Microworms – Basic Biology And Nerdy Details

Microworms are nematodes of the species Panagrellus redivivus and are called microworms because to most people, that is a perfect summary – very small worms. Microworms are described as free-living (i.e. non-parasitic) nematodes which are ovoviviparous and have a very fast reproduction rate. The generation time of a microworm culture is as low as 5 to 6 days and each egg sac contains as many as 80+ larva1.

They measure approximately 0.05mm wide by 1.5mm long which is one of the reasons they are so popular with fish keepers around the world. Their extremely small size means they are readily eaten by the babies of a wide variety of fish. Also, the nutrient composition and amino acid profile of microworms is very similar to that of freshly hatched baby brine shrimp.

Some aquarists and fish breeders stand by baby brine shrimp as the best food for fish fry, but studies have shown that baby fish fed a diet high in microworms had a final mean body weight and total length that were similar to fish fed a diet that was high in BBS1.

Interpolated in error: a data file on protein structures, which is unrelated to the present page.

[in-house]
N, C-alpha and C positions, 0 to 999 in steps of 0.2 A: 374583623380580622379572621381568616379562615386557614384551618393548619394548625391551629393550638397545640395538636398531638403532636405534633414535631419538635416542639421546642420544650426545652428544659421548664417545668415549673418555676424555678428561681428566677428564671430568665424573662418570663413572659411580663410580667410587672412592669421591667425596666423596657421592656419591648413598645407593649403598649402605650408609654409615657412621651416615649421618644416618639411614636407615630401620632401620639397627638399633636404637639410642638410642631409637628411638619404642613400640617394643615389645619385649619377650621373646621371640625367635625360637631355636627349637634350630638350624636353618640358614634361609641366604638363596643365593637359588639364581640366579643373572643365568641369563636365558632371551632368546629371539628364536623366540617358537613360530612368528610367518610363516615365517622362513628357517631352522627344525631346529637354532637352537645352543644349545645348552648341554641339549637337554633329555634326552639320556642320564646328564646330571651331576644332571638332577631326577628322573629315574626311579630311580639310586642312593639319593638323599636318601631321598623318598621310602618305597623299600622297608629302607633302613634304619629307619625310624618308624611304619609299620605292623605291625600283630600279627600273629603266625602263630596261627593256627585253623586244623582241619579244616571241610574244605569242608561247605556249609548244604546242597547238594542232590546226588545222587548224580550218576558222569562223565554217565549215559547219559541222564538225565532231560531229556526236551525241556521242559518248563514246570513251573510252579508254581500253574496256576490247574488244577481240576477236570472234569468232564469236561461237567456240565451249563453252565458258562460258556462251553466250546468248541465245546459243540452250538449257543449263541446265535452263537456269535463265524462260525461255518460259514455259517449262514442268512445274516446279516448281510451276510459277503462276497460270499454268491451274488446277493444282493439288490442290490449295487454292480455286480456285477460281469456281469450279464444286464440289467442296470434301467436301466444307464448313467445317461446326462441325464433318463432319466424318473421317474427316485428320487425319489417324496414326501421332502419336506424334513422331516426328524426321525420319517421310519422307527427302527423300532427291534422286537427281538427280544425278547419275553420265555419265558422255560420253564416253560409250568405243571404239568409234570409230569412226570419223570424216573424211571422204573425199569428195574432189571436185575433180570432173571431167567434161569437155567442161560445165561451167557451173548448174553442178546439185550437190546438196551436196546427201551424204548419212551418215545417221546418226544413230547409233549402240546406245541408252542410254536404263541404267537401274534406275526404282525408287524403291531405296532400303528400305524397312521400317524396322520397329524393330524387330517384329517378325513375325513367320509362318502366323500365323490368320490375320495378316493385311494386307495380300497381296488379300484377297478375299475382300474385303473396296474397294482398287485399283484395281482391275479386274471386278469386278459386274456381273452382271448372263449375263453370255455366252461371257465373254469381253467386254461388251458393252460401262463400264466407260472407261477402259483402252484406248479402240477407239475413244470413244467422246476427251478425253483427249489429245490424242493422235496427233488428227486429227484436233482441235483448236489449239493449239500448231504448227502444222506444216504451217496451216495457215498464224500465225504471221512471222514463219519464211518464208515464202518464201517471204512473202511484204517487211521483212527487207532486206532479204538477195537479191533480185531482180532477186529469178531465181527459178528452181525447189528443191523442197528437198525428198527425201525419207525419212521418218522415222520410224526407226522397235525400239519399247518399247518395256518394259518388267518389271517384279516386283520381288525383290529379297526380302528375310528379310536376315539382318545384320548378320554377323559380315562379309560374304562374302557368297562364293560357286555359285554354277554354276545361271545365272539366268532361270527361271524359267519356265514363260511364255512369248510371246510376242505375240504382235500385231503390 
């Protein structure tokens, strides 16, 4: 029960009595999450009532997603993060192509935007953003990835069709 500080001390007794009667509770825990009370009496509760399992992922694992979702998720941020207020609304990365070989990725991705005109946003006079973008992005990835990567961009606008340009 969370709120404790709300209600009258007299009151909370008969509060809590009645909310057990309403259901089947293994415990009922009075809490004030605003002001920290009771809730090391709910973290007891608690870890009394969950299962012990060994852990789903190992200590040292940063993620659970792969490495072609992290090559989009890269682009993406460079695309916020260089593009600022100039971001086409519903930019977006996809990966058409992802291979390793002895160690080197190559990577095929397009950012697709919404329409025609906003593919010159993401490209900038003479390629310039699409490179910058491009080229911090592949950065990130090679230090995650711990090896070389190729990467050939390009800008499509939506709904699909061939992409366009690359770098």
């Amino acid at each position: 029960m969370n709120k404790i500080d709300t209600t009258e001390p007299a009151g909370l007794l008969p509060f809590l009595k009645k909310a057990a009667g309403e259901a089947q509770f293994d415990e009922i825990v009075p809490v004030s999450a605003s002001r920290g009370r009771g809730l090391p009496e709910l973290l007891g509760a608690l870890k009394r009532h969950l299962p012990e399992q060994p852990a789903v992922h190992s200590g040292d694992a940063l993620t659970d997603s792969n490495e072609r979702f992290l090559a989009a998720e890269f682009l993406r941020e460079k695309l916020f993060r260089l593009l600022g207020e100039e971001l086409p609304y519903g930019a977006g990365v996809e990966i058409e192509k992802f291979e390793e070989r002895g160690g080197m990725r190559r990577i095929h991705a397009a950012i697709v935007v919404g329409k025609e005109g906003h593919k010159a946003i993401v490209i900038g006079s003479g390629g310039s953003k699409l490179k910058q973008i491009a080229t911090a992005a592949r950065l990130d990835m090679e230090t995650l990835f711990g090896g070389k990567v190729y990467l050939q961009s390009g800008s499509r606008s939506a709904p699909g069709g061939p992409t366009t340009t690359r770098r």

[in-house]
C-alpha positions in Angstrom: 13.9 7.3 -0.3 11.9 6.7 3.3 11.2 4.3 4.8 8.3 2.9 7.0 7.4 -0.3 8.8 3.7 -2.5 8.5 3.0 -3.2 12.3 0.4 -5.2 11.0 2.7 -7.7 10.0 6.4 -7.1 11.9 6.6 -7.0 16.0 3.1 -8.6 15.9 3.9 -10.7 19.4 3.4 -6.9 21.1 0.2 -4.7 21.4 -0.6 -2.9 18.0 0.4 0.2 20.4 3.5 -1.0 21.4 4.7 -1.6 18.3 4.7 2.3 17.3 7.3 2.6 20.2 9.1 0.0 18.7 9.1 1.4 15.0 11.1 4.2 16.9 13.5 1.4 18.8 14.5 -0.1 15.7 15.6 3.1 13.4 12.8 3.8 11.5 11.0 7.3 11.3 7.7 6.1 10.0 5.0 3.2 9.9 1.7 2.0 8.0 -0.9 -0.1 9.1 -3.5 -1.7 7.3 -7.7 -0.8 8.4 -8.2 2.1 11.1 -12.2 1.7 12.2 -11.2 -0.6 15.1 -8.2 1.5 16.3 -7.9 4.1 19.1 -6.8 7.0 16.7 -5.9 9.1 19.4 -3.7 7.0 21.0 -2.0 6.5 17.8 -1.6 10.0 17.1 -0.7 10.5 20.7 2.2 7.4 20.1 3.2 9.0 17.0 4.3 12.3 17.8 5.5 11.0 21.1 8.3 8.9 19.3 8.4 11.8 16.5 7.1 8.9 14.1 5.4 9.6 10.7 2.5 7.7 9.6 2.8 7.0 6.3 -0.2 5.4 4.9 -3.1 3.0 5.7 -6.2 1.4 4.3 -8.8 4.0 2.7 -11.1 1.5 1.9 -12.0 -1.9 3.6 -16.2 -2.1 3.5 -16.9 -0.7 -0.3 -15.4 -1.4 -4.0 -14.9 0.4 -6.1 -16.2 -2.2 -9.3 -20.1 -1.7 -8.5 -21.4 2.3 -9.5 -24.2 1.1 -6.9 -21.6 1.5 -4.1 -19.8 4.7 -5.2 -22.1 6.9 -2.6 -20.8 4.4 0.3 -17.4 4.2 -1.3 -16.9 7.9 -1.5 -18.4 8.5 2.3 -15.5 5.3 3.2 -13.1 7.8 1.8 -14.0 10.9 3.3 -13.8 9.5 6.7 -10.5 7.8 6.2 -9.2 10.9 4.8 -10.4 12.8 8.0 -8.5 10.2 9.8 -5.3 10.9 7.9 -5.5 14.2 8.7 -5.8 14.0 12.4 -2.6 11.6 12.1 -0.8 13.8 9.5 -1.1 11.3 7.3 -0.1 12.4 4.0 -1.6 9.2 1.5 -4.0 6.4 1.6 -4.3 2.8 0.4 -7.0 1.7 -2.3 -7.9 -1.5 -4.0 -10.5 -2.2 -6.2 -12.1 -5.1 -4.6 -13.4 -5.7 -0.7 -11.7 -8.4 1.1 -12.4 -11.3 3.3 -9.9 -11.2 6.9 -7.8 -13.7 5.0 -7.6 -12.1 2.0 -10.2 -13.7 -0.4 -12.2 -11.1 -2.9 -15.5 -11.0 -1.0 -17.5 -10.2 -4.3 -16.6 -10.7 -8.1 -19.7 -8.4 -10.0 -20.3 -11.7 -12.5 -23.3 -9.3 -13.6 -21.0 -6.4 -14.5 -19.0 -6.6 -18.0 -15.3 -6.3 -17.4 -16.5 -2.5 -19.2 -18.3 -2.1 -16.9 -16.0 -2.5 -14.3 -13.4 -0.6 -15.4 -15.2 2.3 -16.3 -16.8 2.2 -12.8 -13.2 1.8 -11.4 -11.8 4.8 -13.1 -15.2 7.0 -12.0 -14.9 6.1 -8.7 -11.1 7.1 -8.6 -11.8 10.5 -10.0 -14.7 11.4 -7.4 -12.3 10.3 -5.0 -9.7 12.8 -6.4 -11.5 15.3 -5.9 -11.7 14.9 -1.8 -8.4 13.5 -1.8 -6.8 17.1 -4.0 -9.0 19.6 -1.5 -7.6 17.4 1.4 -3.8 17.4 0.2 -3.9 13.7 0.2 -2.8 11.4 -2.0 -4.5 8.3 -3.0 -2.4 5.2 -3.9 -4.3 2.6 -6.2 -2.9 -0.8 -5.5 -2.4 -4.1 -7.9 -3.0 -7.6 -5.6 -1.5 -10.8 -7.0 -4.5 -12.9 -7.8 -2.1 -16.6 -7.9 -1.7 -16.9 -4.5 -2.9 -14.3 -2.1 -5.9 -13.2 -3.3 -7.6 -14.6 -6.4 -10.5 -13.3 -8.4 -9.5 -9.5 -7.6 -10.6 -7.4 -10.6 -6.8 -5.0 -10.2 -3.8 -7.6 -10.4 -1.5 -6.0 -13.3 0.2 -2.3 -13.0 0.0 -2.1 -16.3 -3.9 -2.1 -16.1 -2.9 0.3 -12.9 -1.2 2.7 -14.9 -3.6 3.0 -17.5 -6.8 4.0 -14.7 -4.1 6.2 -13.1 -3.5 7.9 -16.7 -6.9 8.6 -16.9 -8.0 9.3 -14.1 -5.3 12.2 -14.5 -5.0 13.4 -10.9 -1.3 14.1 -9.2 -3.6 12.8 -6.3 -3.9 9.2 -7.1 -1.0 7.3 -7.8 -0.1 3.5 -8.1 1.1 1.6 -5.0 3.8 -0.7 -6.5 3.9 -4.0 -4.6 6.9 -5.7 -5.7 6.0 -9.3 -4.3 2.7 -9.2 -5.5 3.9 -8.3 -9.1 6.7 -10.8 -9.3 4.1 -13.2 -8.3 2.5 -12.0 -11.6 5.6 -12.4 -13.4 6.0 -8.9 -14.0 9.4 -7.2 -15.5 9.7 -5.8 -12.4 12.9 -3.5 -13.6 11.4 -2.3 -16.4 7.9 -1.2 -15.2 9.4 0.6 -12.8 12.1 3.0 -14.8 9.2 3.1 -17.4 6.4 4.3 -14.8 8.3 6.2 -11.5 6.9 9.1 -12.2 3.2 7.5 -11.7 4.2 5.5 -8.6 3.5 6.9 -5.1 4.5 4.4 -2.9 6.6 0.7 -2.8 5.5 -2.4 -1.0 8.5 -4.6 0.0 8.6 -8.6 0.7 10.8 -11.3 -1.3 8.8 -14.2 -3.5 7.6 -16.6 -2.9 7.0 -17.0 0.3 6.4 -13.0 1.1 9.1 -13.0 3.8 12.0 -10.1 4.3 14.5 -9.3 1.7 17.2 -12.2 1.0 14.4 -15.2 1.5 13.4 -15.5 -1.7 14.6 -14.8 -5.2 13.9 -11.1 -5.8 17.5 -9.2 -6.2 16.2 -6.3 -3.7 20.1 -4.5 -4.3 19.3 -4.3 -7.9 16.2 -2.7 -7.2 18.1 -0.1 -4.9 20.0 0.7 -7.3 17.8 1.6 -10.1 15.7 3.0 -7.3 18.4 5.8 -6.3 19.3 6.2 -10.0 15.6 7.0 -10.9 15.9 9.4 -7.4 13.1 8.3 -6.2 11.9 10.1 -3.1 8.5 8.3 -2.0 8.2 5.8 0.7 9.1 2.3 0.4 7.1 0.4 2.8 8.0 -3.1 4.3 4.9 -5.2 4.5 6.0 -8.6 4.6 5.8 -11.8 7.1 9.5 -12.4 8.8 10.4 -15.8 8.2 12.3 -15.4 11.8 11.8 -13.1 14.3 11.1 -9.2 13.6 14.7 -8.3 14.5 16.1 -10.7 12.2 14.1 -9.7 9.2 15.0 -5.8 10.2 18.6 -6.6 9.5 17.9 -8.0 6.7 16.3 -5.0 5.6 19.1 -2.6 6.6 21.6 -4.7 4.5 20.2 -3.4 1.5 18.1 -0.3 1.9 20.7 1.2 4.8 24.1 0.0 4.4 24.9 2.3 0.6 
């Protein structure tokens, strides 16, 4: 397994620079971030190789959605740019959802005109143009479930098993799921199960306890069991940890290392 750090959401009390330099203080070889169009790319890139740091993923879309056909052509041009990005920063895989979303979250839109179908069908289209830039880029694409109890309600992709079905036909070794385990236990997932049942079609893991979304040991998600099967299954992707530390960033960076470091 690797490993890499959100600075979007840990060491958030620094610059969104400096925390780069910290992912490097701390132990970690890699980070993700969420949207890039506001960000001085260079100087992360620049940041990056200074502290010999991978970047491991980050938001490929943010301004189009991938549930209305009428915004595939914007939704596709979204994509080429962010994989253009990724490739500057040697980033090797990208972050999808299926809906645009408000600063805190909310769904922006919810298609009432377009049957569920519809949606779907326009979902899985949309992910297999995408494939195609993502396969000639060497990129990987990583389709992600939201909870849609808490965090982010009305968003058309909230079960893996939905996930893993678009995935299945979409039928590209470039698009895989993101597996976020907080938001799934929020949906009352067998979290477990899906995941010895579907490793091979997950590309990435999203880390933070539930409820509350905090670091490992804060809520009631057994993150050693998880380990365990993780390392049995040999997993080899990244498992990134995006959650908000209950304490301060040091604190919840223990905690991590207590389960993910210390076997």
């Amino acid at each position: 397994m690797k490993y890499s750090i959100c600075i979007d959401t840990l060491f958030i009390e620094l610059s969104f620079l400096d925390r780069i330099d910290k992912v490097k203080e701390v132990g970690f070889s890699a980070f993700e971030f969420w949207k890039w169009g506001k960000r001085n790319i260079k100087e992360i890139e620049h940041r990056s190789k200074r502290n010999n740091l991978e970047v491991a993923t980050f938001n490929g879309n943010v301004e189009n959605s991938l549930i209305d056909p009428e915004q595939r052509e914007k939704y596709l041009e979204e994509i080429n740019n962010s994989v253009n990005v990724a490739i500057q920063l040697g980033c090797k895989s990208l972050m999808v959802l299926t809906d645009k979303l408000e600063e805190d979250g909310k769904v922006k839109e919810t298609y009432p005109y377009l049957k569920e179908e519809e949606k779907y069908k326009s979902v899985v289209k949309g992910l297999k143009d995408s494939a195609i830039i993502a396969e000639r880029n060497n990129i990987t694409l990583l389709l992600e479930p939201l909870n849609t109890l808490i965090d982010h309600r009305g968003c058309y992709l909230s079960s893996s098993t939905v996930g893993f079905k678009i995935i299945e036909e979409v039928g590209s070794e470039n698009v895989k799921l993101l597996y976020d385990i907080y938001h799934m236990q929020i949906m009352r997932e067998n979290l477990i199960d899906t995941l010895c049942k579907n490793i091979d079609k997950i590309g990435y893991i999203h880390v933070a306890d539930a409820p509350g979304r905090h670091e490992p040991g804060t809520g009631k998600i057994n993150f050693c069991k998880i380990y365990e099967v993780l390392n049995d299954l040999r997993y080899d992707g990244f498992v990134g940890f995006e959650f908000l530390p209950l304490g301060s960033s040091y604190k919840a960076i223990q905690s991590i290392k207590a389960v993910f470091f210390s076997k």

Microworms have many qualities that make them more appealing than brine shrimp as food for small-mouthed fish. The price of BBS can vary widely on a yearly basis because of the quality and supply of harvests in the few areas of North America where they can be collected2. BBS can be very difficult to hatch for new fish keepers as the hatch rate is very dependent upon many factors, not all of which are fully understood. Finally, BBS are too large for the mouths of many baby fish so may not easily be eaten until the fish are a few days to a few weeks old.

Microworms excel where BBS fail. Microworm cultures do not rely on annual harvesting; they can be grown in your own home, constantly throughout the year. Microworms are, therefore, very cheap when compared to BBS. Beginners find that microworms are extremely easy to culture as all that is needed are a few items you will already have at home. The small diameter of P. redivivus make them much easier for baby fish to consume when compared to the much larger BBS.

Microworms can be grown in solid or liquid cultures and need constant low temperatures (room temperature is fine) and a sufficient oxygen supply. Under maximal conditions, as high as 130 million microworms per pound of culture can be harvested2! Now, just imagine how much this amount of microworms will benefit the health of your baby fish!

1. Santiago et al. 2003. J. Appl. Ichthyol. 239-243.
2. Ricci et al. 2003. Appl Microbiol Biotech. 60:556-559.

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